A blip recorded by the NASA’s Chandra X-ray Observatory has pointed astronomers to what might be the first planet detected passing across a star in a galaxy beyond our own — but we may not know for sure anytime soon.
The observation of an X-ray transit in the spiral galaxy M51, about 28 million light-years away in the northern constellation Canes Venatici, is reported in the journal Nature Astronomy.
Even if the detection of a planet in M51 goes unconfirmed, the Chandra observations demonstrate that X-ray transits could become a new method for tracking planets far beyond our solar system.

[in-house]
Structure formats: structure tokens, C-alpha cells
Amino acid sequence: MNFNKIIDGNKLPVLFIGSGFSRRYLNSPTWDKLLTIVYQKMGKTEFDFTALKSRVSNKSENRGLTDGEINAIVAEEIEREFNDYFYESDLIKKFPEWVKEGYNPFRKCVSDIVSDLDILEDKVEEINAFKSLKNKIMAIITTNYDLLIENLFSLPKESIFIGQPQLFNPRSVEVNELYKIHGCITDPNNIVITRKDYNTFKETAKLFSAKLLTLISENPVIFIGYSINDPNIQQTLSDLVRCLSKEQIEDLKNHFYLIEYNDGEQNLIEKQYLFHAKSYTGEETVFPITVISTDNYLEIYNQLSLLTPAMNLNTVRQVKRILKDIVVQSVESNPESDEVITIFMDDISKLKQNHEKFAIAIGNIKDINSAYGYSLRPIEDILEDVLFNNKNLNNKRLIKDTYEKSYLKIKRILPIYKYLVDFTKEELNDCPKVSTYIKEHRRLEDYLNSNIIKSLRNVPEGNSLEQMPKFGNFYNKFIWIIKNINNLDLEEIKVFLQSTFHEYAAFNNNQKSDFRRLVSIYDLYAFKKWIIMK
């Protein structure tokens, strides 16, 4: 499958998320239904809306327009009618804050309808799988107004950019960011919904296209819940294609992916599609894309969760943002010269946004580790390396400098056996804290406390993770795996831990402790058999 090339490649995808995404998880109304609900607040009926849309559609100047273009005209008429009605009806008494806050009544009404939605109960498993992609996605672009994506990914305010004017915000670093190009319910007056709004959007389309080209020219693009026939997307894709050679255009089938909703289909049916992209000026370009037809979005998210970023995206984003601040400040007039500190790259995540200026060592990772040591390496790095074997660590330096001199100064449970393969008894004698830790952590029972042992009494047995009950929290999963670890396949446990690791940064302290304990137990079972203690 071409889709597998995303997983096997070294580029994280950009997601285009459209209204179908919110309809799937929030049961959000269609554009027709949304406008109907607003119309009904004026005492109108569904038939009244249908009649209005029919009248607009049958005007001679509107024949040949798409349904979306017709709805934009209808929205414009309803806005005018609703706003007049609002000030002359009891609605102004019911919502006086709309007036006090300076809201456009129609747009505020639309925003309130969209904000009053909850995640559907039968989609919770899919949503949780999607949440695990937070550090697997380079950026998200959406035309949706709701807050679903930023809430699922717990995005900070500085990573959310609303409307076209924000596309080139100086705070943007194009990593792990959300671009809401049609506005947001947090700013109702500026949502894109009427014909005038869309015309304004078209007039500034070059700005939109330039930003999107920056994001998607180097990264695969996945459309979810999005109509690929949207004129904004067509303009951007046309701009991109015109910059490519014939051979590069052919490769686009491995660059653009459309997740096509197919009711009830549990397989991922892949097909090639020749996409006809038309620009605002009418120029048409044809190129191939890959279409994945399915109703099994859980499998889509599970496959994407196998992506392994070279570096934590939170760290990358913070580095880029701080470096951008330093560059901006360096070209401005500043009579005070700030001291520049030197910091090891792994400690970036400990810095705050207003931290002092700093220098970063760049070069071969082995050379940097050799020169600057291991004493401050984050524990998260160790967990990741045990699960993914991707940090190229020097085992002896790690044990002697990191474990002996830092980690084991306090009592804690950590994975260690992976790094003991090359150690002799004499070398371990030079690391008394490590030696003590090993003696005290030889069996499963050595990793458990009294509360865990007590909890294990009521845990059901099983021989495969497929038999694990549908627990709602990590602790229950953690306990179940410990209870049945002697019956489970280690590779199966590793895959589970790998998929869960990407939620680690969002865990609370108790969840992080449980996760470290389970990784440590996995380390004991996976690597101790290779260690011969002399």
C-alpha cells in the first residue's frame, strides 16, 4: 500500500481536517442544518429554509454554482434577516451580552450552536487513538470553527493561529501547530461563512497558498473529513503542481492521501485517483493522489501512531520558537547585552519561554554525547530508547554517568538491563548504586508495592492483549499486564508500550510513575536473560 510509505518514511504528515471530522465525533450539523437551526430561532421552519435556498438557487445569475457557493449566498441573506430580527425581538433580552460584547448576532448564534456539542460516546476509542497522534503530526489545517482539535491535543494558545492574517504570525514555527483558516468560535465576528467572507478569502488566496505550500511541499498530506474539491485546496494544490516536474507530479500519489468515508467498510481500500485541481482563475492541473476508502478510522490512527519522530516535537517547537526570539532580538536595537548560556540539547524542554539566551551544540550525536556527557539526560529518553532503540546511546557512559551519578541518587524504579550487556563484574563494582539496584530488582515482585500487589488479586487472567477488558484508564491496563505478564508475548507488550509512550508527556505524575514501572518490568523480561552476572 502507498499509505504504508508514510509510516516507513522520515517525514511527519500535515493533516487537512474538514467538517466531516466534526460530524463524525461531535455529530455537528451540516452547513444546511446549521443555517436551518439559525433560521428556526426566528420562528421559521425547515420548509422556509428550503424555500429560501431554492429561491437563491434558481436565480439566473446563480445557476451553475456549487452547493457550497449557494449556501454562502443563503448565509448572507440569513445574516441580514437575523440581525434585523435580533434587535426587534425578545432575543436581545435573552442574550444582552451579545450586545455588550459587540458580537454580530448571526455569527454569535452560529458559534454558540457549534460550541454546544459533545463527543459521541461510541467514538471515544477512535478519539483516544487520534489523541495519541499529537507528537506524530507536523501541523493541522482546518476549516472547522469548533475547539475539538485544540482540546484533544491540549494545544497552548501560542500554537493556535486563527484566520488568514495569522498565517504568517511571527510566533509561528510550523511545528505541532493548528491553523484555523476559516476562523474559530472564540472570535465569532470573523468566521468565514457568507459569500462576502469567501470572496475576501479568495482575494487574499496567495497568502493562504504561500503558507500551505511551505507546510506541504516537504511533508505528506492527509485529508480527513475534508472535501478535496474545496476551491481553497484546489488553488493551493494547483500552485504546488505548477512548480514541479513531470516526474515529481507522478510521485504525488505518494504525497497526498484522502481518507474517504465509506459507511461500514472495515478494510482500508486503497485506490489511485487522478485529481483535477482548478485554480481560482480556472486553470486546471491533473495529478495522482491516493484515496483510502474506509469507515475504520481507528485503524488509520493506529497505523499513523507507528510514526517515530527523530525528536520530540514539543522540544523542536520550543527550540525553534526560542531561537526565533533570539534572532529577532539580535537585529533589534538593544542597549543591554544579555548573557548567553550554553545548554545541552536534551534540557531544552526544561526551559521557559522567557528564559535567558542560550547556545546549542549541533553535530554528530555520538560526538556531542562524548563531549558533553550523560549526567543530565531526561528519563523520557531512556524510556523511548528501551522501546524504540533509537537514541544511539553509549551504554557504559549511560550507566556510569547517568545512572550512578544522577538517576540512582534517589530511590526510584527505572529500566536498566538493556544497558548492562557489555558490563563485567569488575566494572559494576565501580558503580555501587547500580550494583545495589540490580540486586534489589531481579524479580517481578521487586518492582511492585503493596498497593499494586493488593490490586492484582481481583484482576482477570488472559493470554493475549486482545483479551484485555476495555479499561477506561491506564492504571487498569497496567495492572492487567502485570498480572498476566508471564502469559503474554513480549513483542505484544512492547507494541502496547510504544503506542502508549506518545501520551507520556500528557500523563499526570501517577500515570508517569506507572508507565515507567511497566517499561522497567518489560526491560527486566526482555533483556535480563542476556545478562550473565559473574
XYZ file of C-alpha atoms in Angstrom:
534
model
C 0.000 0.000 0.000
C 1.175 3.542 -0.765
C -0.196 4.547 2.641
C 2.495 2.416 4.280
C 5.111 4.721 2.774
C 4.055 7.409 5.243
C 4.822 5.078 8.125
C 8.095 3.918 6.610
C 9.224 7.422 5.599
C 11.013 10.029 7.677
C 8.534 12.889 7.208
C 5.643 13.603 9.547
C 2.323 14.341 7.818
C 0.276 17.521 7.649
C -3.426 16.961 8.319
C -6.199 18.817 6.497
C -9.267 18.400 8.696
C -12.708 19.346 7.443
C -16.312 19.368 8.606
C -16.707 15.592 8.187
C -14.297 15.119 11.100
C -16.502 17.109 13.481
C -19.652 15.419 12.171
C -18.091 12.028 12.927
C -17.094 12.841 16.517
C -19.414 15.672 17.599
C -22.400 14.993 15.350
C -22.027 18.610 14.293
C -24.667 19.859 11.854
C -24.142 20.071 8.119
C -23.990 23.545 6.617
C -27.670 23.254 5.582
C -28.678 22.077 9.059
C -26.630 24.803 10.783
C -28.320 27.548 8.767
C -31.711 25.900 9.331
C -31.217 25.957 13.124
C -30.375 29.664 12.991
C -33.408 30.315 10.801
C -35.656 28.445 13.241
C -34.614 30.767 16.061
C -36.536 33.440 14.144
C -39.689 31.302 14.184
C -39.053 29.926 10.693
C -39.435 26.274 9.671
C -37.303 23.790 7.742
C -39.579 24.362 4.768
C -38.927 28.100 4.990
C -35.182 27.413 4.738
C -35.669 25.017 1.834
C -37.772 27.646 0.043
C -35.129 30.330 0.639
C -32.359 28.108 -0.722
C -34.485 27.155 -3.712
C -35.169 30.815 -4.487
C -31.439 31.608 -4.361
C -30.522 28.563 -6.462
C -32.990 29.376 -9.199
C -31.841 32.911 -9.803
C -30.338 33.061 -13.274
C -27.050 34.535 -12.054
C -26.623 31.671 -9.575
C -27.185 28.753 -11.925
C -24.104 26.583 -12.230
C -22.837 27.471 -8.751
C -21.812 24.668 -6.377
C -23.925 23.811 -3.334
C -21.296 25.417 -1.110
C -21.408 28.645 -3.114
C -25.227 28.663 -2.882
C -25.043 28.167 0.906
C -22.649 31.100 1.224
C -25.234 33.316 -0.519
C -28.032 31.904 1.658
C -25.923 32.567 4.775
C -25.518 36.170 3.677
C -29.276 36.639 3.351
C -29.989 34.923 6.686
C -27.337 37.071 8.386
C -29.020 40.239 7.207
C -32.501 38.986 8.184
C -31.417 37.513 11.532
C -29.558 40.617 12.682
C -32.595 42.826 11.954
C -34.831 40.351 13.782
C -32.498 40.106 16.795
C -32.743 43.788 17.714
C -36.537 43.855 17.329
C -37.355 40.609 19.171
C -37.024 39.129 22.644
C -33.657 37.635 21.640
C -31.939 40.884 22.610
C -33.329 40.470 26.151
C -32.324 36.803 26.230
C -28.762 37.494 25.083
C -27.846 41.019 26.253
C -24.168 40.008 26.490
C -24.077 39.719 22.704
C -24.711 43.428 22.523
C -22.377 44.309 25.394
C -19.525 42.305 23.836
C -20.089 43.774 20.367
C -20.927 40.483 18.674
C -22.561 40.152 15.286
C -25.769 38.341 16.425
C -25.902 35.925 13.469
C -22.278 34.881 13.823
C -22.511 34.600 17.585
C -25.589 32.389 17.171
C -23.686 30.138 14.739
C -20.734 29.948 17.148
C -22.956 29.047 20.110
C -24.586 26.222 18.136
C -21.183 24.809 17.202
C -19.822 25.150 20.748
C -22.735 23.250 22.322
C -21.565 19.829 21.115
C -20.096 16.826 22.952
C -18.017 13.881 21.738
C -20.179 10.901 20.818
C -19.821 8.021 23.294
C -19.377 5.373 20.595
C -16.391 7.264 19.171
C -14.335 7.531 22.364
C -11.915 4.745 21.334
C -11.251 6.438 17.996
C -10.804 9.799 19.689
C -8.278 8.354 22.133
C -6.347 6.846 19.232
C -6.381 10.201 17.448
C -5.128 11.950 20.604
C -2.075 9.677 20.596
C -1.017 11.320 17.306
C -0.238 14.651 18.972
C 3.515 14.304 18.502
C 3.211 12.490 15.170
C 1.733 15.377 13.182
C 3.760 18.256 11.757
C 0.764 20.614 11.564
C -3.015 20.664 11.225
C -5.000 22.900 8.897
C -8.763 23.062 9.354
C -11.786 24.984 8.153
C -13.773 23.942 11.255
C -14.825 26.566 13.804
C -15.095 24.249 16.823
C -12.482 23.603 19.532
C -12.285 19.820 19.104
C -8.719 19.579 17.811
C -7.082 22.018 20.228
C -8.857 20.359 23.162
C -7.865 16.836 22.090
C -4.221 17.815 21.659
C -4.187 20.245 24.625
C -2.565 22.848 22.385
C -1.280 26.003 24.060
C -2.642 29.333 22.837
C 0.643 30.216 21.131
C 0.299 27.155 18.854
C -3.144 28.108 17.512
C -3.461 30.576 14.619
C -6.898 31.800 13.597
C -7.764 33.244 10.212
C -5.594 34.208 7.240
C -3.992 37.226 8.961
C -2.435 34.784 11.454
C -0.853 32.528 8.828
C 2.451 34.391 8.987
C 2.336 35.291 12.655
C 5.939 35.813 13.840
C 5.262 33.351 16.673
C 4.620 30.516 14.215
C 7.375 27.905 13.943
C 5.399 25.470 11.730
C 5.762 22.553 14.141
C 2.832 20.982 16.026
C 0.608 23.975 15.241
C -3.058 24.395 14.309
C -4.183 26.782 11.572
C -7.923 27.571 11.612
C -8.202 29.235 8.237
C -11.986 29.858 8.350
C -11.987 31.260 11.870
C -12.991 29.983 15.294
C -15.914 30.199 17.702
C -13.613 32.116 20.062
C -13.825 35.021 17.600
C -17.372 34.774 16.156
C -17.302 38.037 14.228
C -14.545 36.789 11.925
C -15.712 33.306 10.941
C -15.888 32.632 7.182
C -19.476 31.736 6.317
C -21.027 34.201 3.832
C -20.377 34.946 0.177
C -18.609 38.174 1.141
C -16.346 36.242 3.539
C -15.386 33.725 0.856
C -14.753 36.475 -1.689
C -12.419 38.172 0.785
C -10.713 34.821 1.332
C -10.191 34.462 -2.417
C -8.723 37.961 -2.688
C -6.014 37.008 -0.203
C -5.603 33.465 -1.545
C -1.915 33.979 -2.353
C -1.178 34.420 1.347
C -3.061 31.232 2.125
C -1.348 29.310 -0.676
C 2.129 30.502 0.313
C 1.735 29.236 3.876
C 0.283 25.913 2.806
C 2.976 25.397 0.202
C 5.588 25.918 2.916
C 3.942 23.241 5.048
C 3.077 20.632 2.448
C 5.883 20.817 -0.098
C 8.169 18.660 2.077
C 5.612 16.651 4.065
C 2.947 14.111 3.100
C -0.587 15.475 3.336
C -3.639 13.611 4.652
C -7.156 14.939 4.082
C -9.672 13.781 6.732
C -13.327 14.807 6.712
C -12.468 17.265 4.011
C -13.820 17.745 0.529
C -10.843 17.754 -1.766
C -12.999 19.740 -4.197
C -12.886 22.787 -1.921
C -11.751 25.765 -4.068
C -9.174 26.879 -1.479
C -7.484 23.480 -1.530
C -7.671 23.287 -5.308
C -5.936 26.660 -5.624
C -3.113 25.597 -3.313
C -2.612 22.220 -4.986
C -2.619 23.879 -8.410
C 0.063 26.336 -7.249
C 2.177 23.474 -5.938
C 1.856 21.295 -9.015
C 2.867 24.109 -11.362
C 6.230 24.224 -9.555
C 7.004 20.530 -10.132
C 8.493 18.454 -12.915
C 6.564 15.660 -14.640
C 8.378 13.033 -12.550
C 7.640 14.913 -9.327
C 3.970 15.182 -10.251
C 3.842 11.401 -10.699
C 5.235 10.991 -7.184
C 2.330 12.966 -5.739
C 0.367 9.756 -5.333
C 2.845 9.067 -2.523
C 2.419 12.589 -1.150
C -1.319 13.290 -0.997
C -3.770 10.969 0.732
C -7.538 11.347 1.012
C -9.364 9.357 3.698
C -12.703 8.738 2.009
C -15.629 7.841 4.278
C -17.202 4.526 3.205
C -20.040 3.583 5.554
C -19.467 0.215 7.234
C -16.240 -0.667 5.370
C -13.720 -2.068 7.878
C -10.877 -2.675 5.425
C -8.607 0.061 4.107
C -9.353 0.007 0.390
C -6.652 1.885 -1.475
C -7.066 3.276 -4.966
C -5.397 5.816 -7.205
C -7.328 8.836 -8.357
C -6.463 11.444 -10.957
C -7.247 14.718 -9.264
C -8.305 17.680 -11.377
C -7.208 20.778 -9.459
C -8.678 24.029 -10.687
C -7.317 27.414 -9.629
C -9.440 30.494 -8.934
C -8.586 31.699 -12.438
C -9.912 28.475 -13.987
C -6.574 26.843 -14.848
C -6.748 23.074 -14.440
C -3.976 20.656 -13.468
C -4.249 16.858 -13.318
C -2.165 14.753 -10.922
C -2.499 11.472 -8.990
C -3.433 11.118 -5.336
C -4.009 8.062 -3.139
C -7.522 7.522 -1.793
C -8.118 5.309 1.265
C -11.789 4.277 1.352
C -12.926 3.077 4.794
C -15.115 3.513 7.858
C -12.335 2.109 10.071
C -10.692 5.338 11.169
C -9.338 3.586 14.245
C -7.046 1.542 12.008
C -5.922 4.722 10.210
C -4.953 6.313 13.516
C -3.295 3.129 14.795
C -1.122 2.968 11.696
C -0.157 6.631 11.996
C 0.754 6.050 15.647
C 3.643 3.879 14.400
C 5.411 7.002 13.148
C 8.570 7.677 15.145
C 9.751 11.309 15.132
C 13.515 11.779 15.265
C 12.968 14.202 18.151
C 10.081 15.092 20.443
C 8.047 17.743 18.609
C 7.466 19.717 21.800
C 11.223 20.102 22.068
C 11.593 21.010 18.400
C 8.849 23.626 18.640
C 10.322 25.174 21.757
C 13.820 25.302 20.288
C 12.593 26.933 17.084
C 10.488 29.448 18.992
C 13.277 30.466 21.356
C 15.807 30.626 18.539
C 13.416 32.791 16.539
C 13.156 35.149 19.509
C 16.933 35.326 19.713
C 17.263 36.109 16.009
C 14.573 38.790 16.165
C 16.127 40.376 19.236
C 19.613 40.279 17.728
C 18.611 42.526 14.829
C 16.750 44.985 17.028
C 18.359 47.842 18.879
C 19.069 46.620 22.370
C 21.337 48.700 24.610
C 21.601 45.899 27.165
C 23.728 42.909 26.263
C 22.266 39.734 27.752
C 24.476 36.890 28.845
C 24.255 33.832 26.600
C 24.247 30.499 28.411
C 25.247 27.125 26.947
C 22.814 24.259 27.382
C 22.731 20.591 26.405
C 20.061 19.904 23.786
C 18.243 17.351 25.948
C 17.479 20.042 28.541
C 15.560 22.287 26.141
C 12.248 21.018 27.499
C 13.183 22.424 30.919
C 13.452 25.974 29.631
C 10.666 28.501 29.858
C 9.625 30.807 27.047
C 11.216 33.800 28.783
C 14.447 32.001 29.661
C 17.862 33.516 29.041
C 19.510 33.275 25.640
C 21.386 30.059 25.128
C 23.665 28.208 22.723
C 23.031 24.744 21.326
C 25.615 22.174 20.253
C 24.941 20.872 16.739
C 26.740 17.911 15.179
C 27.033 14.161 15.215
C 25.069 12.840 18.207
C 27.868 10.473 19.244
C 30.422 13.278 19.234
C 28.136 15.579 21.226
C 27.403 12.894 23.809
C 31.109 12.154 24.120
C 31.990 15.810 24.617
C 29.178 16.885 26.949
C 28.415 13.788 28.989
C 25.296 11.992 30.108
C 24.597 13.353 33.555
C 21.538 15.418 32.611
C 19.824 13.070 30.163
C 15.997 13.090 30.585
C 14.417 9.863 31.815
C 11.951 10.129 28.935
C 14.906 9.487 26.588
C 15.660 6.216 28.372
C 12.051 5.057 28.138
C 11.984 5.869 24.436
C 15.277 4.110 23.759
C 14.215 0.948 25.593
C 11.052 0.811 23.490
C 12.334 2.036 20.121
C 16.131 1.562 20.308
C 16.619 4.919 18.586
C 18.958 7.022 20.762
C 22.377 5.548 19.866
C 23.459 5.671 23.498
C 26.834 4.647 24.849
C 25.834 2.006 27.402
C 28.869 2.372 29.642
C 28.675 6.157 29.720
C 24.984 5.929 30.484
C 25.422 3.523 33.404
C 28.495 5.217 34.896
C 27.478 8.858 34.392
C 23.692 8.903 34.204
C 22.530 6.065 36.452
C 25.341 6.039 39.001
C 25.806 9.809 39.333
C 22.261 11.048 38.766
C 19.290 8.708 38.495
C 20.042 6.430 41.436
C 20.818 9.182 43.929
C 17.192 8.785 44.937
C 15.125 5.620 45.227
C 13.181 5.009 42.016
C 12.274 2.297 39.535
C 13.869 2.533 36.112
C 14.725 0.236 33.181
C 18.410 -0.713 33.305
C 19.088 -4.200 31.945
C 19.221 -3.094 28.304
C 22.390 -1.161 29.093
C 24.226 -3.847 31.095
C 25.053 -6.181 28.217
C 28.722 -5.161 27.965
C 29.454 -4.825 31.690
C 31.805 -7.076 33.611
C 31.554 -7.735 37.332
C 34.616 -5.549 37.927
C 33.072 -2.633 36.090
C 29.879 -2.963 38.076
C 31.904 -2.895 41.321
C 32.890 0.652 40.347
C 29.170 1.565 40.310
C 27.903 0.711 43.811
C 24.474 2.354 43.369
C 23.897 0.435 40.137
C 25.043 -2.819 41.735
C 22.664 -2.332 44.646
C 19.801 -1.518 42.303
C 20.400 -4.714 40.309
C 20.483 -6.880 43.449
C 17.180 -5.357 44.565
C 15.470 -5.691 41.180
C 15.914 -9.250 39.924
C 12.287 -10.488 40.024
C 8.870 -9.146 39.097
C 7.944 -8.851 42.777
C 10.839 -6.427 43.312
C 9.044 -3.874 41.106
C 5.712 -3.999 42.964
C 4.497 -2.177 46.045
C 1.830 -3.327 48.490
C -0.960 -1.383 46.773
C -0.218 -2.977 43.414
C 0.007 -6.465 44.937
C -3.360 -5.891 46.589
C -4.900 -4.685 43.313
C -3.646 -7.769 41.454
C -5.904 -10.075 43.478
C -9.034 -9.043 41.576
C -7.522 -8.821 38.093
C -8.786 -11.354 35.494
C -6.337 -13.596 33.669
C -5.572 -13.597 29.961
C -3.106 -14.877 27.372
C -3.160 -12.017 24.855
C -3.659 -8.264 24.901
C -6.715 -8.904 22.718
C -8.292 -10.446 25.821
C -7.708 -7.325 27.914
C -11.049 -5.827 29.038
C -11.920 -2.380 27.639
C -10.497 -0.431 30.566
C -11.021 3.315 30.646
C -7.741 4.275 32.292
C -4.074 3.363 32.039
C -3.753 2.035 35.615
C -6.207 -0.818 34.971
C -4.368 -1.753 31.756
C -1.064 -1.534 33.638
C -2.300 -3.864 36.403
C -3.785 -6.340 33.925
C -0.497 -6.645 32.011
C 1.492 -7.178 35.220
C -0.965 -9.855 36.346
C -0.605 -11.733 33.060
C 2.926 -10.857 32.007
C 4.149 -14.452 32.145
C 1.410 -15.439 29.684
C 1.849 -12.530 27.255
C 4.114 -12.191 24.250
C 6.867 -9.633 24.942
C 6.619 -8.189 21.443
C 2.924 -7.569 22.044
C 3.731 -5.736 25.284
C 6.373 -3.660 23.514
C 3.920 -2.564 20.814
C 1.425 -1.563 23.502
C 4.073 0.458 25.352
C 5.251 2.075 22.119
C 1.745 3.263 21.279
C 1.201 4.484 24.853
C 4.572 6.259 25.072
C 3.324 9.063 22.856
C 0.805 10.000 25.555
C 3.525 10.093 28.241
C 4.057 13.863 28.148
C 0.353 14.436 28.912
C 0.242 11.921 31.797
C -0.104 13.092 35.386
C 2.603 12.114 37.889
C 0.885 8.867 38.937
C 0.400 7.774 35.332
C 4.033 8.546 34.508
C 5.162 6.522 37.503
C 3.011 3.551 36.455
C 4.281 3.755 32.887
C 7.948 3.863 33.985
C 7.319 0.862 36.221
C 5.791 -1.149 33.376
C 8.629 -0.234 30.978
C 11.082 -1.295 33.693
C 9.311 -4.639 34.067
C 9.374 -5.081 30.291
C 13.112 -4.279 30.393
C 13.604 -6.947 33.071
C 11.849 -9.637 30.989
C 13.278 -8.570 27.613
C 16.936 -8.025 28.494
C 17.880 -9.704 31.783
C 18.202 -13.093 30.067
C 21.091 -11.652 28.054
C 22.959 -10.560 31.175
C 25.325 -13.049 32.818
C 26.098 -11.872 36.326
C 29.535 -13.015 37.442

“We are trying to open up a whole new arena for finding other worlds by searching for planet candidates at X-ray wavelengths, a strategy that makes it possible to discover them in other galaxies,” Rosanne Di Stefano of the Harvard-Smithsonian Center for Astrophysics, lead author of the newly published study, said in a news release.
The method is similar to the one that astronomers have used for more than a decade to detect planets in our own celestial neighborhood. They keep watch on a distant star and look for slight dips in the intensity of its light. If there’s a ...